|CPSC 329||Software Development||Fall 2017|
This lab gives you some practice working with the key elements of the MVC pattern. In particular, you will refactor the maze solver code to better support the Single Responsibility Principle (and separate model from view) and will then implement the Observer pattern to decouple the maze solving from the user interface (and allow greater flexibility in user interfaces).
Successful completion of this lab means that you have practice employing key elements of the MVC pattern:
Work in pairs (and one group of three) to complete this lab. Only one person needs to carry out the steps in the lab but everyone in the group should make sure they understand what is going on. There is no limit on collaboration with others, but you need to make sure that you understand for yourself how (and why) to do things.
(*) will be accepted up to 11:59pm without penalty
One handin per group.
To hand in the lab, create a handin tag as directed. Make sure the names of your group members are in the commit comment.
Create a project for this lab:
Create a new Eclipse project called lab11.
Import the files from /classes/cs329/lab11 into the project. Make sure that the five folders under src (io, main, maze, solver, and ui) end up within the src directory in the project and that the six mazeN.txt files end up under the top-level project directory (not inside src).
Share your project into the repository. (Name the folder lab11.) Remember to choose the correct repository layout, and to check the structure in the repository after sharing.
The maze solver code is what you worked with in lab 10, refactored to encapsulate what varies using composition. You will only need to work with the solver and ui packages.
MazeSolverGUI has two responsibilities - it keeps track of the status (discovered, explored, etc) of each cell in the maze as the solver works, and it handles displaying that information on the screen.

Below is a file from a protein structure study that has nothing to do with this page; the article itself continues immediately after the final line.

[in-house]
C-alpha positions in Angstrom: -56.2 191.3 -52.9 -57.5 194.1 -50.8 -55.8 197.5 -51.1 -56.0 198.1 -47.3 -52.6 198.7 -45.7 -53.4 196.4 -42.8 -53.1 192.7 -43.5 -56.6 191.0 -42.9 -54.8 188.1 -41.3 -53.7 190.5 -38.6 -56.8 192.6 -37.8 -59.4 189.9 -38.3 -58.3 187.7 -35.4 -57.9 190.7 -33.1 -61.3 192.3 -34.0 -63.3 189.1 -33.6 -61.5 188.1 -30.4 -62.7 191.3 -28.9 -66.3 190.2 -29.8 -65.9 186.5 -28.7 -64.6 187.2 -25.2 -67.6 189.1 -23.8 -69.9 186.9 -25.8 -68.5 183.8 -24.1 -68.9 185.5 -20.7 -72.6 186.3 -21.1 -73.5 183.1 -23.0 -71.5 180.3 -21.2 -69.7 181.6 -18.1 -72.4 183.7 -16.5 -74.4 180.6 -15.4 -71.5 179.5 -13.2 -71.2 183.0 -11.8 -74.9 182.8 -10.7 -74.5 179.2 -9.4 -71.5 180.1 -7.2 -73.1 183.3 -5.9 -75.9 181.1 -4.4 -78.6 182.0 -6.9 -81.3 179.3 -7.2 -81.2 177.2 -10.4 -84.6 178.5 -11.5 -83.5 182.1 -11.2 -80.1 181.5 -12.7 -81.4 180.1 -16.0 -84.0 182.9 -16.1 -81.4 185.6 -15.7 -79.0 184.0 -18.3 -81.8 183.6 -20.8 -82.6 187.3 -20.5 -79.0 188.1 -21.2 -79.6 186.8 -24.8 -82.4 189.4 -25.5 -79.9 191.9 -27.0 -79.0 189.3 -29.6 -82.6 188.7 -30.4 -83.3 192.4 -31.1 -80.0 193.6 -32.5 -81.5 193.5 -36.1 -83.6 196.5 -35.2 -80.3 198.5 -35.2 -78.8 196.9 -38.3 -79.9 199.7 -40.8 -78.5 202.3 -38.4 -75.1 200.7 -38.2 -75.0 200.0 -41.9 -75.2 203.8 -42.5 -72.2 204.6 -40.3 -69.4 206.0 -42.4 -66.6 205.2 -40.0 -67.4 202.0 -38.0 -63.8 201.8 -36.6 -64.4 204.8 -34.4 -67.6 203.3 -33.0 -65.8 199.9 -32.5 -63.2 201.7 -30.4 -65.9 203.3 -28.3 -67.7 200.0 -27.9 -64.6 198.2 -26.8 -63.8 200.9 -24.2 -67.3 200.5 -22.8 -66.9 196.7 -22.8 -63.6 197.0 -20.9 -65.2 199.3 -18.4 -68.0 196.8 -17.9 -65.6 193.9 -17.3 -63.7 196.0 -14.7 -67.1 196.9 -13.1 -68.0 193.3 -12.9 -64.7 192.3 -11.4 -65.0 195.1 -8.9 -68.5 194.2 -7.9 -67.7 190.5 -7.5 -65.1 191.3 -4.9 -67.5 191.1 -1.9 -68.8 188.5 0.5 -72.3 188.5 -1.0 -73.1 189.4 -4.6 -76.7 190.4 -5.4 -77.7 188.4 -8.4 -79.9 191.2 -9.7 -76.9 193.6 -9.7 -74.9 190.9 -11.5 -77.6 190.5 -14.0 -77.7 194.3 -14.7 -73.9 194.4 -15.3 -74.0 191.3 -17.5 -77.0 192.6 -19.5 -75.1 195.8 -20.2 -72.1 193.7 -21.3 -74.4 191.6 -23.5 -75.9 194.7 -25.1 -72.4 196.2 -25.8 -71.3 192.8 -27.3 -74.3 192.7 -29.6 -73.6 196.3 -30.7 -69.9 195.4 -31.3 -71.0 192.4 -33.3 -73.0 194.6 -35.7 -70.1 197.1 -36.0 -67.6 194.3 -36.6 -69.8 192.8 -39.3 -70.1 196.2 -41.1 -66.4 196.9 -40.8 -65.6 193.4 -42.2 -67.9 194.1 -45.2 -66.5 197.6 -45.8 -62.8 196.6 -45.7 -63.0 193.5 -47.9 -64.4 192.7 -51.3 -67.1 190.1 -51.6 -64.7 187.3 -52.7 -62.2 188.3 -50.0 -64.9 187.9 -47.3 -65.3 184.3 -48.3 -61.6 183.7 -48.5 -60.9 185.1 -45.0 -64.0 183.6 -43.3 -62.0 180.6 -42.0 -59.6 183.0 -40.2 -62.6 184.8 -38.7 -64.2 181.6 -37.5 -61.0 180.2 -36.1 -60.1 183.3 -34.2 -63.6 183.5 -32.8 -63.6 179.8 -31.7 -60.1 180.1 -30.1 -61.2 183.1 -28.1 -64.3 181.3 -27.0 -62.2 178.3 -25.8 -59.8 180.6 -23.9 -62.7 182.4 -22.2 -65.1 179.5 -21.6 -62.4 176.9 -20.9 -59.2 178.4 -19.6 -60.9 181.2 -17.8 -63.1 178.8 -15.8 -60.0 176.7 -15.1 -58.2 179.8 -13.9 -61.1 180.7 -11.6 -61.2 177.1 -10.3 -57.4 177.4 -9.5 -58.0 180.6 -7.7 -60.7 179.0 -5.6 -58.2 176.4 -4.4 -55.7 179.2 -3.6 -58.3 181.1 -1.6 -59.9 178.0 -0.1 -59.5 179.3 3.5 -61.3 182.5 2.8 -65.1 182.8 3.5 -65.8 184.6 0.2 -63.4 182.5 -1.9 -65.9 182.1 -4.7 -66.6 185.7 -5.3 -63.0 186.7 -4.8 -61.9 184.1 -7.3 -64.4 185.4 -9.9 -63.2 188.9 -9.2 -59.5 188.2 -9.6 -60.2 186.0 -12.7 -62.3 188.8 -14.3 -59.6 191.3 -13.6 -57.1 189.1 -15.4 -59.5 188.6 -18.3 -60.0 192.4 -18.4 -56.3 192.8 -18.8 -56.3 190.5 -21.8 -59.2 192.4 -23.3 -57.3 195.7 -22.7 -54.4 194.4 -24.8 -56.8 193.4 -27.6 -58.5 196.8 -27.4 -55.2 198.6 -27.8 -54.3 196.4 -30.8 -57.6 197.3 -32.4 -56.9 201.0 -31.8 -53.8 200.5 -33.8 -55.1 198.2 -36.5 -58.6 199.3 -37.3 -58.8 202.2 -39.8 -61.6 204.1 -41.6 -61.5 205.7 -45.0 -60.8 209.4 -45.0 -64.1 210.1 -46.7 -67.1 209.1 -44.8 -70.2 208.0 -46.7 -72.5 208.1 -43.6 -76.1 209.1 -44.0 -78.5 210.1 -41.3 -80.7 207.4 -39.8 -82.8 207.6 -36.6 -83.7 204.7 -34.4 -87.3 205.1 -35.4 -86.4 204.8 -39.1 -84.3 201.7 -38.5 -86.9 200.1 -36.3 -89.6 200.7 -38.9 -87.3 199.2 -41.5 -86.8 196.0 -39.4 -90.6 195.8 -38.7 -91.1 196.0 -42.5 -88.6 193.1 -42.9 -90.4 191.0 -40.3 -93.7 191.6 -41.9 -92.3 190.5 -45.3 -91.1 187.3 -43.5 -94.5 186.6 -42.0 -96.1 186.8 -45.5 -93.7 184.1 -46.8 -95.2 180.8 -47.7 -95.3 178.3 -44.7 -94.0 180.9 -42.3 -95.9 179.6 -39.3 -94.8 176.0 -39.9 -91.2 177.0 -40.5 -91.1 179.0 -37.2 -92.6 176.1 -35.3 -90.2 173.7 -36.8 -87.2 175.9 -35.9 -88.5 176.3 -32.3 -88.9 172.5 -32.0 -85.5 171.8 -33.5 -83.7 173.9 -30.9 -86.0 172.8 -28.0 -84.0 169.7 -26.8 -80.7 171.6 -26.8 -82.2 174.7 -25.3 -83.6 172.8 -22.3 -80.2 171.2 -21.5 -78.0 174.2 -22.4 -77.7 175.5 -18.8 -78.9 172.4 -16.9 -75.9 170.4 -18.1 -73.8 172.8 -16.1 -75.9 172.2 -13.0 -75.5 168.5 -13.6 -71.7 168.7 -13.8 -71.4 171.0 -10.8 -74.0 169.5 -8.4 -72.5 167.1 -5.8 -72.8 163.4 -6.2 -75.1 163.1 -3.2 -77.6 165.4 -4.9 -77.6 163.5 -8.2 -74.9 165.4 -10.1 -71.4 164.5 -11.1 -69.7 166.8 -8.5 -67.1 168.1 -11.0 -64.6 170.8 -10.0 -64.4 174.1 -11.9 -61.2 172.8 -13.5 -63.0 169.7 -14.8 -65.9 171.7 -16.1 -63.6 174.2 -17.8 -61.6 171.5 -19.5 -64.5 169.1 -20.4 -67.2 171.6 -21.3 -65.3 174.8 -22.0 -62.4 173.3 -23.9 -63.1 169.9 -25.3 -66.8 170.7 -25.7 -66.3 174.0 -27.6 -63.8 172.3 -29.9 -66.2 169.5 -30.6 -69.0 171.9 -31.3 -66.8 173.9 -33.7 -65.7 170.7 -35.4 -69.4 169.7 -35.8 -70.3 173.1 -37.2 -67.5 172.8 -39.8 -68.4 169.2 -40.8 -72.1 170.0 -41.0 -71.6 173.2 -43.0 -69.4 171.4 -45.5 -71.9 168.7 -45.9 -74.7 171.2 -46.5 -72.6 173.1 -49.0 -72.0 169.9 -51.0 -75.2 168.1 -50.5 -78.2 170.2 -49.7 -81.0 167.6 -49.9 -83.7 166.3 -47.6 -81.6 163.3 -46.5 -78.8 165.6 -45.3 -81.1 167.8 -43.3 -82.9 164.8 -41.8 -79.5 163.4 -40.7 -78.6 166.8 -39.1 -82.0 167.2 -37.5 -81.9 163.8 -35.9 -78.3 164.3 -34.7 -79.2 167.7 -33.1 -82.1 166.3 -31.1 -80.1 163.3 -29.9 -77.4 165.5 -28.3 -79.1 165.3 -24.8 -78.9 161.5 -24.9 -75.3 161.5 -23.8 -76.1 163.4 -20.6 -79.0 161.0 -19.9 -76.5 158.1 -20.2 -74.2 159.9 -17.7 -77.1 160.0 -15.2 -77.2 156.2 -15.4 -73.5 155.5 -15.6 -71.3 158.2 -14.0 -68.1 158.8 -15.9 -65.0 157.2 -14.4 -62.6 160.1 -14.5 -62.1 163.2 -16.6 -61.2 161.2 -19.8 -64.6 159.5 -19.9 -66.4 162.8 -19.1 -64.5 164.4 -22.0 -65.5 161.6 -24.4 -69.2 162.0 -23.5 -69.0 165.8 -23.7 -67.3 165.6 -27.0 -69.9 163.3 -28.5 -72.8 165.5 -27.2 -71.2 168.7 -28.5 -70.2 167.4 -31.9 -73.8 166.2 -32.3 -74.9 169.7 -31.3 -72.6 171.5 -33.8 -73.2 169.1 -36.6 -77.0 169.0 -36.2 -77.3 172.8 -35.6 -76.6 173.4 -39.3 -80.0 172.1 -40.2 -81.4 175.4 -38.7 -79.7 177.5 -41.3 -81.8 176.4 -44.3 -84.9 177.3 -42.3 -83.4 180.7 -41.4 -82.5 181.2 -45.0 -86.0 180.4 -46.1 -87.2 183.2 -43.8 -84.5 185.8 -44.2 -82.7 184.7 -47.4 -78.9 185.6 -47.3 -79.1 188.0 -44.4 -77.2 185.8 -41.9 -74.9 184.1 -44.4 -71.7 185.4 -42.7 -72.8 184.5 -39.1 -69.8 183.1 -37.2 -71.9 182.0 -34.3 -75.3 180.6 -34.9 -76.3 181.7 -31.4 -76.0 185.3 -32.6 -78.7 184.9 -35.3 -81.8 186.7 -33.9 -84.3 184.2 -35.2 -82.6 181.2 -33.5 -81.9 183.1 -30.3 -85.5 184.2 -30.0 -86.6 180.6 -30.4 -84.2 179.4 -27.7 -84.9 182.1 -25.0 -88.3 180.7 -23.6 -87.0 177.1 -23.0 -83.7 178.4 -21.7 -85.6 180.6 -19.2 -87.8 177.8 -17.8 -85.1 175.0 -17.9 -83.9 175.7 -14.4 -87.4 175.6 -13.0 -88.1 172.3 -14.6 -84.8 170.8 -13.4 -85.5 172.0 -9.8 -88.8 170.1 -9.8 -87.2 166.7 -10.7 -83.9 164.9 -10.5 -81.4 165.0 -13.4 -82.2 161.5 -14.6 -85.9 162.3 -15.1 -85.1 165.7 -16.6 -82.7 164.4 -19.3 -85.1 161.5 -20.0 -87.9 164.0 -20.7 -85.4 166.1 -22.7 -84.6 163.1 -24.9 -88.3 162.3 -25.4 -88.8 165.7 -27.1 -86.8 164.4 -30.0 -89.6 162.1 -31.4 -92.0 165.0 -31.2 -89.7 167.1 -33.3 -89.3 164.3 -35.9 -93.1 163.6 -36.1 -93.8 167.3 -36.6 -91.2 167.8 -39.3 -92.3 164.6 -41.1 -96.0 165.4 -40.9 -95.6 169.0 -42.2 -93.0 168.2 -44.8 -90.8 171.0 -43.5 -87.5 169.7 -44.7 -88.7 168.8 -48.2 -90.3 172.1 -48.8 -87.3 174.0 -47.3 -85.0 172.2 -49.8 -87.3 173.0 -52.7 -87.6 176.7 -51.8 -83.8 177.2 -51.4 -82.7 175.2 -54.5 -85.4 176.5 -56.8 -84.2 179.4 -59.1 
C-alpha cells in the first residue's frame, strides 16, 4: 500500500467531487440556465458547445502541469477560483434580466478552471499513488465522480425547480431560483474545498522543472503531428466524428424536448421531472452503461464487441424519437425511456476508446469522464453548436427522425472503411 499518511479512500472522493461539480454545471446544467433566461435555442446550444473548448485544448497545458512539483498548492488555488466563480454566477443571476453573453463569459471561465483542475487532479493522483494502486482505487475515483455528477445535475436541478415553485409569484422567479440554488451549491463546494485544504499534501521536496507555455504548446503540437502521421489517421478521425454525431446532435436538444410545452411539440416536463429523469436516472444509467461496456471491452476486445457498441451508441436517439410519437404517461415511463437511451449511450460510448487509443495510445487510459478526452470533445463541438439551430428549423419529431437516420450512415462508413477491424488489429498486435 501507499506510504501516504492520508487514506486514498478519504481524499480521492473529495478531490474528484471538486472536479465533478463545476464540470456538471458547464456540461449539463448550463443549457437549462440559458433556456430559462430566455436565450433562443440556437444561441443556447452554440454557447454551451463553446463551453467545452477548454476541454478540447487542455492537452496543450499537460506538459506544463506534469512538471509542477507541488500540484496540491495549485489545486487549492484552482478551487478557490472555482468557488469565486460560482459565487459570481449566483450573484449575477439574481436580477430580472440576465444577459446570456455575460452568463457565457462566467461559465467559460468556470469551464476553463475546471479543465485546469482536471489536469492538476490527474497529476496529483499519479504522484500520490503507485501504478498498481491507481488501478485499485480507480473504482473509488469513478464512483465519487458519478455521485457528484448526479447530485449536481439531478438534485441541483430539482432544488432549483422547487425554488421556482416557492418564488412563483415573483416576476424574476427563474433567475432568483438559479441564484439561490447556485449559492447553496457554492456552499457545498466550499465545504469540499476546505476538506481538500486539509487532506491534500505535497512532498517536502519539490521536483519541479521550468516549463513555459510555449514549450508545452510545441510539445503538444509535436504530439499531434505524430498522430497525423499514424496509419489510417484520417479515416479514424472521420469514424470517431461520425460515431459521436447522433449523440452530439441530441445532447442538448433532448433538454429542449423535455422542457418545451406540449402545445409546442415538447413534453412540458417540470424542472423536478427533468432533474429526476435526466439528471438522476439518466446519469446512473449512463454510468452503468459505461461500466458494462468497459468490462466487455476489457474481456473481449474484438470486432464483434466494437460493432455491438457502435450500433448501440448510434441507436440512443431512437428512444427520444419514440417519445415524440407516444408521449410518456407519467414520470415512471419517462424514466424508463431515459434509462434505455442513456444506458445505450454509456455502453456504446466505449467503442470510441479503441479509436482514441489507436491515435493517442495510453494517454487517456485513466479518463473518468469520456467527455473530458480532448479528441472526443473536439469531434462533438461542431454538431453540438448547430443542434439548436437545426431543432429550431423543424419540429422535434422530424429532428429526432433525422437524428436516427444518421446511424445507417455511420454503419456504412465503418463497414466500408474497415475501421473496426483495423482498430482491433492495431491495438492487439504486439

Split this functionality into two classes: SolverData should store the marks, counts, and "discovered from" information and should have the necessary getters and setters, while MazeSolverGUI should only handle painting according to the current marks.
Notes: SolverData should go into the solver package. Move the elements of MazeSolverGUI related to marks, counts, and "discovered from" - the instance variables, the constants for the types of marks, and the various setter and getter methods - over to SolverData. (Remove the redraw() calls from the methods moved over to SolverData - this functionality will be dealt with in the next section below.) MazeSolverGUI should retain only elements related to drawing; note that you will need to convert direct references to instance variables to the appropriate getter calls. MazeSolver should create the SolverData object and tell the GUI about it. Fix up references as needed so that methods are invoked on the correct objects.
The program should compile and run after you do this, though you won't see anything in the display as the solver runs because the GUI is no longer being updated. (You should, however, see the statistics printed out once the maze has been solved.)